Volume 7, Issue 2 (Spring 2021)                   Iran J Neurosurg 2021, 7(2): 92-106 | Back to browse issues page

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Köksal V, Osama M, Alvi M A. Non-traumatic Causes of Brown-sequard Syndrome: A Case Series and Clinical Update With Systematic Review. Iran J Neurosurg. 2021; 7 (2) :92-106
URL: http://irjns.org/article-1-263-en.html
1- Department of Neurosurgery, Samsun Health Practices and Research Center, University of Samsun, Samsun, Turkey , vanerkoksal@hotmail.com
2- Faculty of Medicine, Zagazig University, Zagazig, Egypt
3- Mayo Clinic Neuro-Informatics Laboratory, Mayo Clinic, Rochester, Minnesota, USA
Abstract:   (1072 Views)
Background and Importance: Brown-Sequard Syndrome (BSS) is a rare neurological condition resulting from a hemisection injury to or unilateral compression on the spinal cord. The common causes of BSS that are amenable to be treated surgically can be divided into traumatic and non-traumatic injuries. Traumatic injuries are often reported as the main cause of BSS. However, non-traumatic injuries of the spinal cord are more seen in recent years. This study aims to classify and update surgically treatable causes of BSS.
Case Presentation: Retrospective data of 17 patients operated for BSS between 2008 and 2020 were included. The long-term outcomes of these patients were evaluated. In addition, a comprehensive search in PubMed, Scopus, and CINAHL was conducted for the retrieval of all relevant studies.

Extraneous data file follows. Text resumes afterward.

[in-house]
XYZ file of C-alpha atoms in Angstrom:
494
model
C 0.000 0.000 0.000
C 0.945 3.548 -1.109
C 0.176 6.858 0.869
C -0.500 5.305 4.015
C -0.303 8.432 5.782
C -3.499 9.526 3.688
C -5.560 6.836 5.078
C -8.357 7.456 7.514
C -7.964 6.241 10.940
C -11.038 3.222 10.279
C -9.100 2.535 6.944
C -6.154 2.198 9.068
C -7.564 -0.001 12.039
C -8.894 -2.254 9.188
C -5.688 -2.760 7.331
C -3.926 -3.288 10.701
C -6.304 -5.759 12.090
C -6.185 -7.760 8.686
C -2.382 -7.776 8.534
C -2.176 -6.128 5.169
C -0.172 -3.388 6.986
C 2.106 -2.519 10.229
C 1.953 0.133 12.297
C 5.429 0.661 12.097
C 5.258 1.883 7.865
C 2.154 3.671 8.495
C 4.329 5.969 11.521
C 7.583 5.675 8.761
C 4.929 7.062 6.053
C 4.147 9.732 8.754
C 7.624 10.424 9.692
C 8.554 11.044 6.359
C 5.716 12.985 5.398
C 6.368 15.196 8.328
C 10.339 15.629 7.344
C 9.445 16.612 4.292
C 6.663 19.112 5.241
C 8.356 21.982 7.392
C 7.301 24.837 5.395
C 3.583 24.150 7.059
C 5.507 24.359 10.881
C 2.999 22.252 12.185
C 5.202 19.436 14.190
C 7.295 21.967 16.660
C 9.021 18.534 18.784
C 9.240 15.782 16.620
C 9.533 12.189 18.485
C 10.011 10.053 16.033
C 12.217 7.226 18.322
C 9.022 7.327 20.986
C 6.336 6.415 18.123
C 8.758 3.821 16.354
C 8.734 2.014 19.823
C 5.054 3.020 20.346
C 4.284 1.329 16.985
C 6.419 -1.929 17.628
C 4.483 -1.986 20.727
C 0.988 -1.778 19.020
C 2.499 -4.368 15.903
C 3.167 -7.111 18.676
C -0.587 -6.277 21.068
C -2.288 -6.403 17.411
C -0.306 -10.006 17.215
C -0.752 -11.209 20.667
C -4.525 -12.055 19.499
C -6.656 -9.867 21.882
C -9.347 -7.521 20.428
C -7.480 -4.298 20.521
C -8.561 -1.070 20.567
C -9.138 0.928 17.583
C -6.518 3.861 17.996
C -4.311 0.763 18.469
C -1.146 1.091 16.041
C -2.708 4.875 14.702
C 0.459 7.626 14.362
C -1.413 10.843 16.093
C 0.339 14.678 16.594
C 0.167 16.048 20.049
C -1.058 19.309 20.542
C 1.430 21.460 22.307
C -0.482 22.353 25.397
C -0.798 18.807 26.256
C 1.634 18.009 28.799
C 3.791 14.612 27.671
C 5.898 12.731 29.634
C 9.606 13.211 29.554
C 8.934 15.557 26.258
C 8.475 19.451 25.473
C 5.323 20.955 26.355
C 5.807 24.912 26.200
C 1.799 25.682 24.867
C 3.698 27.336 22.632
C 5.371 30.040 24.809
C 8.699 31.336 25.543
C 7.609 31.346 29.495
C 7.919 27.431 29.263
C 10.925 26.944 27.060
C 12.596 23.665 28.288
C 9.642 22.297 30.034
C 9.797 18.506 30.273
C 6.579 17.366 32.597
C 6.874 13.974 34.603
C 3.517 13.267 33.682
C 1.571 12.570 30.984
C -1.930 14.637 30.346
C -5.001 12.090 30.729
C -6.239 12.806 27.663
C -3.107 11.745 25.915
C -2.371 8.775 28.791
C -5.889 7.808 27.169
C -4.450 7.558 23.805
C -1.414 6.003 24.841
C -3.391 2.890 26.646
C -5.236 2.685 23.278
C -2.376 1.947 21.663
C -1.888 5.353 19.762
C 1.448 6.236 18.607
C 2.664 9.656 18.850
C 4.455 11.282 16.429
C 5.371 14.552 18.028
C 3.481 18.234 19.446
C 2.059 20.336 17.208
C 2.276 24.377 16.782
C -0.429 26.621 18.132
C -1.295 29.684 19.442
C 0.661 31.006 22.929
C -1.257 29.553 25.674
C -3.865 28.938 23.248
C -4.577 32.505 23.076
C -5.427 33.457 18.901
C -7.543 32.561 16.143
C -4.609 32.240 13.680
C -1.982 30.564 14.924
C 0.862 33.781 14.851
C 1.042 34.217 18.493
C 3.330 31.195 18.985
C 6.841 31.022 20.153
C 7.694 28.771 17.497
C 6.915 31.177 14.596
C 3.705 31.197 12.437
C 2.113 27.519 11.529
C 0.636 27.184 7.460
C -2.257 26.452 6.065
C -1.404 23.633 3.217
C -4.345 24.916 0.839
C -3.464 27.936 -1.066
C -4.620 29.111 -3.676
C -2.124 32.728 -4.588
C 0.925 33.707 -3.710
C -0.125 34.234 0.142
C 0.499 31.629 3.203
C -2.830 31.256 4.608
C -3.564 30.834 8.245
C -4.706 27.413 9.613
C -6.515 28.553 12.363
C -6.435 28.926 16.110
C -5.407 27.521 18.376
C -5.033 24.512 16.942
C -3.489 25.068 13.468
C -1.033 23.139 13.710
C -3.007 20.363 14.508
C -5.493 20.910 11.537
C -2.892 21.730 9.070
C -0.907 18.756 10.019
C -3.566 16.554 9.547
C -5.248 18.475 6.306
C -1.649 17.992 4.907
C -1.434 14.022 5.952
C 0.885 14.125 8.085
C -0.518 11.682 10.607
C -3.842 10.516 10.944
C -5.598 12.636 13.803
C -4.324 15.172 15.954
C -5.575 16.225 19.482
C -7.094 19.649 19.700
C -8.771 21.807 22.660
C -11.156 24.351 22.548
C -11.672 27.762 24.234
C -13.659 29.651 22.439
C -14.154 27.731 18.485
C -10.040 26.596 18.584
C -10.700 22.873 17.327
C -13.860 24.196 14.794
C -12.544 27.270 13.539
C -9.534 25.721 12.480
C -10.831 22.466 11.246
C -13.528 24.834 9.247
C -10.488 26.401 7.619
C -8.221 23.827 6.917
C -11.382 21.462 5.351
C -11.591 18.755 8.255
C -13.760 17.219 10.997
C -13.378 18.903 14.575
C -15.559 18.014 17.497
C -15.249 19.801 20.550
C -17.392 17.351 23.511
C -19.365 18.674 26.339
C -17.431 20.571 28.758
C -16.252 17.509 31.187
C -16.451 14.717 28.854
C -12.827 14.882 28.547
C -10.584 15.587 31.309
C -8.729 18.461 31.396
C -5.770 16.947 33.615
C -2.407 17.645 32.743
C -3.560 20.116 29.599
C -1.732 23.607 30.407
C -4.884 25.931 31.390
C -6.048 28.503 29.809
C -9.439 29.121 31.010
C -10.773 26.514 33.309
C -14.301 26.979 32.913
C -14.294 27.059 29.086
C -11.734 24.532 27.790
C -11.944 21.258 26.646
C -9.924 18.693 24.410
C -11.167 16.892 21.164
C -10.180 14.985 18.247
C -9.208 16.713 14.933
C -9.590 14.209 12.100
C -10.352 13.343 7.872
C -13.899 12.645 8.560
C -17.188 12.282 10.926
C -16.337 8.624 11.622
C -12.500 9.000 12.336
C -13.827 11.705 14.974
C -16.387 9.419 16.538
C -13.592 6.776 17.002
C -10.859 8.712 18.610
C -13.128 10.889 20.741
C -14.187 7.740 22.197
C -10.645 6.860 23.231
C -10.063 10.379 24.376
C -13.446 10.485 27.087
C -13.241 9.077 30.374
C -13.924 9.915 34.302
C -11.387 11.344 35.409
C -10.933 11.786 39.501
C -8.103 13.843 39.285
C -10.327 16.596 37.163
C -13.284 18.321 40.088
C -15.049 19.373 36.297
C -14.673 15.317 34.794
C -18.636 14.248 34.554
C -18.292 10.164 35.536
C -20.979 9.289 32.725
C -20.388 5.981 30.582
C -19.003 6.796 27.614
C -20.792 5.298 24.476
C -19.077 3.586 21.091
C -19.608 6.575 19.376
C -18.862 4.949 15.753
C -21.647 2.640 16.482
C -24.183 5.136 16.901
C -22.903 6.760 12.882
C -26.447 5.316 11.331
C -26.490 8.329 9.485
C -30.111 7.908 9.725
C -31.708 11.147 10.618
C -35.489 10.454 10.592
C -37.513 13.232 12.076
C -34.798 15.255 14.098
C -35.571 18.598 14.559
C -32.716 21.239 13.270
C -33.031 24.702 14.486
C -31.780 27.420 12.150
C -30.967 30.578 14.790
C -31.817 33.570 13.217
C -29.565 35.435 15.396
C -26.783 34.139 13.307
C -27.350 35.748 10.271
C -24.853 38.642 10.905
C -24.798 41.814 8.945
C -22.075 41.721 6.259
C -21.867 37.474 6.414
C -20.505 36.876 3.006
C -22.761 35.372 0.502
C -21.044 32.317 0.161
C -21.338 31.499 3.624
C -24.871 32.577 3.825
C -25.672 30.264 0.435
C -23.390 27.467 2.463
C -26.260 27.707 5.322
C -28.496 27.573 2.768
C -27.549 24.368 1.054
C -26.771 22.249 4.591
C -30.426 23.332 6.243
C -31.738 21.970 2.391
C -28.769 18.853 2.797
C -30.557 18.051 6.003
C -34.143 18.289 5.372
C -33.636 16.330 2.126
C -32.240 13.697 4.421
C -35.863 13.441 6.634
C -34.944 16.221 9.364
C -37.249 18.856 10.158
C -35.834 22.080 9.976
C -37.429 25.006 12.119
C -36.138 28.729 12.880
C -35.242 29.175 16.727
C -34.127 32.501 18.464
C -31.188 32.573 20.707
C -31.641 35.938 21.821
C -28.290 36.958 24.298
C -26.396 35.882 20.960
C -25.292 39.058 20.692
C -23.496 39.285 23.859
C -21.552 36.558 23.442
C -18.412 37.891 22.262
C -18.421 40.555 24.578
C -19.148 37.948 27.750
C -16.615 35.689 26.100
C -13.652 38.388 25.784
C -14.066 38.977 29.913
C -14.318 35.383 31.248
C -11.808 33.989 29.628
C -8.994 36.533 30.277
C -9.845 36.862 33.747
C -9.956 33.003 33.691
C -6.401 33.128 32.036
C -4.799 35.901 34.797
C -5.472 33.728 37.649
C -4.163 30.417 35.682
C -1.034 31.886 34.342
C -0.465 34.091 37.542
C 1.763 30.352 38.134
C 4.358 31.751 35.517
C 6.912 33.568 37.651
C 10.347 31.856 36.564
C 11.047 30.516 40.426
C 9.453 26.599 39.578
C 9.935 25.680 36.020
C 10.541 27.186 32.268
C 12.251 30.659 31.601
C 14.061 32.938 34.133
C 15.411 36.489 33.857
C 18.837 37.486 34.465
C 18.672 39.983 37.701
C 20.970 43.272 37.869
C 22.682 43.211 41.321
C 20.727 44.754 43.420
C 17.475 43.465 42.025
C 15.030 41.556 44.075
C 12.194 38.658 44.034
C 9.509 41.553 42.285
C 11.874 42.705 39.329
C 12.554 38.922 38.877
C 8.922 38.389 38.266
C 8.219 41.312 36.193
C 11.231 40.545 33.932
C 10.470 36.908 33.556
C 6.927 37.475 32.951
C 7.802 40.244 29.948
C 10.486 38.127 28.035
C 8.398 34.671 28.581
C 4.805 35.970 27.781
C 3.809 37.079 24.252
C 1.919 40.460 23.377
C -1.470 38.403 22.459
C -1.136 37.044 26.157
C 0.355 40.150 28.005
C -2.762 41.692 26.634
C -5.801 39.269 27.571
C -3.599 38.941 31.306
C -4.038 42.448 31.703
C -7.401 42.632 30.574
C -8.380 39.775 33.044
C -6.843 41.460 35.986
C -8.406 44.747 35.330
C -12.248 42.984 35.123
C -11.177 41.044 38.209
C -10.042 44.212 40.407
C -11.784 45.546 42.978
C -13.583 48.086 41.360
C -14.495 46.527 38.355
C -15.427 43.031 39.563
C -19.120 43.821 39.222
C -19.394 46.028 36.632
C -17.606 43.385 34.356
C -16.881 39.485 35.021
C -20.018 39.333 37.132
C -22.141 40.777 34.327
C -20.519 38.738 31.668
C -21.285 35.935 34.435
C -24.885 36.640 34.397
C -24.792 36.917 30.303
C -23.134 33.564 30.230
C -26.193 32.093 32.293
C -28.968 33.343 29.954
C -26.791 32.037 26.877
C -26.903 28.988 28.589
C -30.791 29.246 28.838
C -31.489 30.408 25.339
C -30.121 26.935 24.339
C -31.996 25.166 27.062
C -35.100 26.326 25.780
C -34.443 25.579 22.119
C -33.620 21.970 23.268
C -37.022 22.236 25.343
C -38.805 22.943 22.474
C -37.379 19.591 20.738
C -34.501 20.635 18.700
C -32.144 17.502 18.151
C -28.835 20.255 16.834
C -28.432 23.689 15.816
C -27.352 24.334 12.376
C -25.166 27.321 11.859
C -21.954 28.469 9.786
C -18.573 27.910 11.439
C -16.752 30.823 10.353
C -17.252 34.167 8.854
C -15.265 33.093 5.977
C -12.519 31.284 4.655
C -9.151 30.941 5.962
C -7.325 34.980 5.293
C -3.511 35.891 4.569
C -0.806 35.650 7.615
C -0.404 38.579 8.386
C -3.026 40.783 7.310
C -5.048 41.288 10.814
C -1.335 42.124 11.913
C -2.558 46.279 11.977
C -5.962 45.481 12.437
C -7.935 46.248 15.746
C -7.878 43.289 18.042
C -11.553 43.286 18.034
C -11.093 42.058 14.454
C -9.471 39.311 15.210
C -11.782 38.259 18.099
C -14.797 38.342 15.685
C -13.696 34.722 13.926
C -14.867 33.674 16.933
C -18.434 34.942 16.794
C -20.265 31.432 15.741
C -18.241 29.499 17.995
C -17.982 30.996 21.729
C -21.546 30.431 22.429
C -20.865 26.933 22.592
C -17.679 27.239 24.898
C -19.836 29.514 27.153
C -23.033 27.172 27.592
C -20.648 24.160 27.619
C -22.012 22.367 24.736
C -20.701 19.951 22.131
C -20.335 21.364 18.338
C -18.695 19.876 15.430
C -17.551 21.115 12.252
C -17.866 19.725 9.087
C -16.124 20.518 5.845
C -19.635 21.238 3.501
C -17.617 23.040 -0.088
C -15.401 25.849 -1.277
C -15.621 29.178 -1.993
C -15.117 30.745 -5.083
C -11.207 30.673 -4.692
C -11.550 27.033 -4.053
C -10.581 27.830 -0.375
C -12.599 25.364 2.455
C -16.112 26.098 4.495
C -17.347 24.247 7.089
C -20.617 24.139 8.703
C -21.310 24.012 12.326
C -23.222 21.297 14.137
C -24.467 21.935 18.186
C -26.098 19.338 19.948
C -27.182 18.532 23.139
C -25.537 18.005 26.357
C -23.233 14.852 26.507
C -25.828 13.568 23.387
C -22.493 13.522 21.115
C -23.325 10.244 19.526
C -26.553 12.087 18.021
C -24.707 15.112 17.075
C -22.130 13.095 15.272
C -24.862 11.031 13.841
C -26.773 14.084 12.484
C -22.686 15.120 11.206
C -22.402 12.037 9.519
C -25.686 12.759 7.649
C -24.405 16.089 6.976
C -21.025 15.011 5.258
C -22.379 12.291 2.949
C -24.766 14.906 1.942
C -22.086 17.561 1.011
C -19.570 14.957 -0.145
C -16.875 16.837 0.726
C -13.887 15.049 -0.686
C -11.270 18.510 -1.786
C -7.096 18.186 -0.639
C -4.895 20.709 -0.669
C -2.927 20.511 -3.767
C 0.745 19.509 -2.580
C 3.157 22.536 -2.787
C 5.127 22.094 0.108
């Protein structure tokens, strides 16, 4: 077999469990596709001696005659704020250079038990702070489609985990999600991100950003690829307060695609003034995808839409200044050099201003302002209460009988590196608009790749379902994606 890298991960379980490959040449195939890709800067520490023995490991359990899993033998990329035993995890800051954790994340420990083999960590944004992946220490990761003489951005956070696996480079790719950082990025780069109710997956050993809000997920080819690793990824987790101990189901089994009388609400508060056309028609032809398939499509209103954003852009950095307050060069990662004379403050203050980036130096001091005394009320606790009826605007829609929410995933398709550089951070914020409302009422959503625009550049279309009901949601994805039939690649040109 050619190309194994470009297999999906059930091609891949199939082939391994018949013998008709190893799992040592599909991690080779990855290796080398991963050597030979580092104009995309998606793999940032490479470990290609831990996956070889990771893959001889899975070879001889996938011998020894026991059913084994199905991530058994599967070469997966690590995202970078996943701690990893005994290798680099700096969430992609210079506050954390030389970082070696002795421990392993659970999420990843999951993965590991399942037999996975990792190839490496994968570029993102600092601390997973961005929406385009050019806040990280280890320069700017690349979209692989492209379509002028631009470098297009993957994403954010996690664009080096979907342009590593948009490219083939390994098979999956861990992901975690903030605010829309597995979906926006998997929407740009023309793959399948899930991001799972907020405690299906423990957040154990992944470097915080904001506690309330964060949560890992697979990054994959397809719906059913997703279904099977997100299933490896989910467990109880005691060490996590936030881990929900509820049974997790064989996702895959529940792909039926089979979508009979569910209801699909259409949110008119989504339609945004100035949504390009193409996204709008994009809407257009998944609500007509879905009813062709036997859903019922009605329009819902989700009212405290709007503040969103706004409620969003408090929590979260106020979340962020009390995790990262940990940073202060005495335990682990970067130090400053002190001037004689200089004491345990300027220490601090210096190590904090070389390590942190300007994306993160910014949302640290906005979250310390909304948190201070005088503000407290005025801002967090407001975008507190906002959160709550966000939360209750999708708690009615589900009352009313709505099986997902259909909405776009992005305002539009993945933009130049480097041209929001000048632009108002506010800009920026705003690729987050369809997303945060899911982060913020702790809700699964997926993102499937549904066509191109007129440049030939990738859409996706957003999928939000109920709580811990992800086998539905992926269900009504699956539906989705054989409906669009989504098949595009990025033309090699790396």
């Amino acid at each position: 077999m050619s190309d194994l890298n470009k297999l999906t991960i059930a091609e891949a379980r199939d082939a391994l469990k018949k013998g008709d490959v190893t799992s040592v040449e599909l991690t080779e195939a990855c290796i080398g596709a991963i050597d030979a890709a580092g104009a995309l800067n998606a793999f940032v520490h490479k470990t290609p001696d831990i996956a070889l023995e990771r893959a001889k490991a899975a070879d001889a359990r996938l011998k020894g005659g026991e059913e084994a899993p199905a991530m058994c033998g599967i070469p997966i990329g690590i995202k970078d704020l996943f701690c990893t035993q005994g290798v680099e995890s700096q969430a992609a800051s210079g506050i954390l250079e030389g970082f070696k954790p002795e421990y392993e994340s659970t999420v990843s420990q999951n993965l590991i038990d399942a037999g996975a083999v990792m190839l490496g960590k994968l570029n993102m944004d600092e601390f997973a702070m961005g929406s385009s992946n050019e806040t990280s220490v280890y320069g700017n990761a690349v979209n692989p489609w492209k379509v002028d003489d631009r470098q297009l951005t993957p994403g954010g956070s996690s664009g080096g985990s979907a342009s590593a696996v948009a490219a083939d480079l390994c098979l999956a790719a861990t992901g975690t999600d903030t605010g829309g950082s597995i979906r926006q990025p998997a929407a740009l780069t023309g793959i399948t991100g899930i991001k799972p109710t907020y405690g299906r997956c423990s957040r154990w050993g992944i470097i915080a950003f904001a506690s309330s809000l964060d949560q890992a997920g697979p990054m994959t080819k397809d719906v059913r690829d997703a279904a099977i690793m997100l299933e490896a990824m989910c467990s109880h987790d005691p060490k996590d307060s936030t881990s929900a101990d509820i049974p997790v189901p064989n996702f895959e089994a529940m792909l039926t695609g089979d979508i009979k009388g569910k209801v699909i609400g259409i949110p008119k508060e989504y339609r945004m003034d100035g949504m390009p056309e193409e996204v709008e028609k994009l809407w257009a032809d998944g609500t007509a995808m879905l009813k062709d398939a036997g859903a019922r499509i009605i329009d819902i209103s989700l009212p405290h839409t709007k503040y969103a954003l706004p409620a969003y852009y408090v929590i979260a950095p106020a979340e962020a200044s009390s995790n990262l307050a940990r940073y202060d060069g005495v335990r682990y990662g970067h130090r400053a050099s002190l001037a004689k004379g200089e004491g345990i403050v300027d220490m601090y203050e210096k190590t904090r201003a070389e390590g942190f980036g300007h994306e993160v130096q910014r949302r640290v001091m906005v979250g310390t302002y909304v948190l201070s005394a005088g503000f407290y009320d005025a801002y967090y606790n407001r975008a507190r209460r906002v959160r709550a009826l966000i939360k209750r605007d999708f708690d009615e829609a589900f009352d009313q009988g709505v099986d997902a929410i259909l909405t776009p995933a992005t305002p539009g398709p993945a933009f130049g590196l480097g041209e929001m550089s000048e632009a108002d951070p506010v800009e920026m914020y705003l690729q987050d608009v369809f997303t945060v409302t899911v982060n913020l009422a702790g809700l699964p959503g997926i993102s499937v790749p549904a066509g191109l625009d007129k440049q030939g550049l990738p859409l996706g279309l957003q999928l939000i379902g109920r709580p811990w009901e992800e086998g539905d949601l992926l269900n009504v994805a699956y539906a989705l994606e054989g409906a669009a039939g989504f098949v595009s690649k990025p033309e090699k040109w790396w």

Results: Magnetic Resonance Image (MRI) of our patients revealed Cervical Disc Herniation (CDH), spinal canal stenosis with cervical spondylosis, epidural hematoma, and ossification of the posterior longitudinal ligament. The postoperative outcomes of our cases ranged from partial to complete recovery. While the patients with acute epidural hemorrhage achieved complete recovery after surgery, neurological deficits in the other patients, especially those with severe cervical spinal canal stenosis, persisted despite adequate surgical decompression. The systematic literature review revealed that CDH is the most common non-traumatic surgically treatable cause of BSS, followed by spinal cord herniation and spinal epidural hematoma.
Conclusion: Non-traumatic injuries of the spinal cord accompanied by narrowed cervical spinal canal pathologies are prominent surgically treatable causes of BSS. Contrary to the definition made 100 years ago, BSS can occur spontaneously due to underlying pathologies rather than major traumatic injuries.
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Type of Study: Case Series | Subject: Neurotrauma

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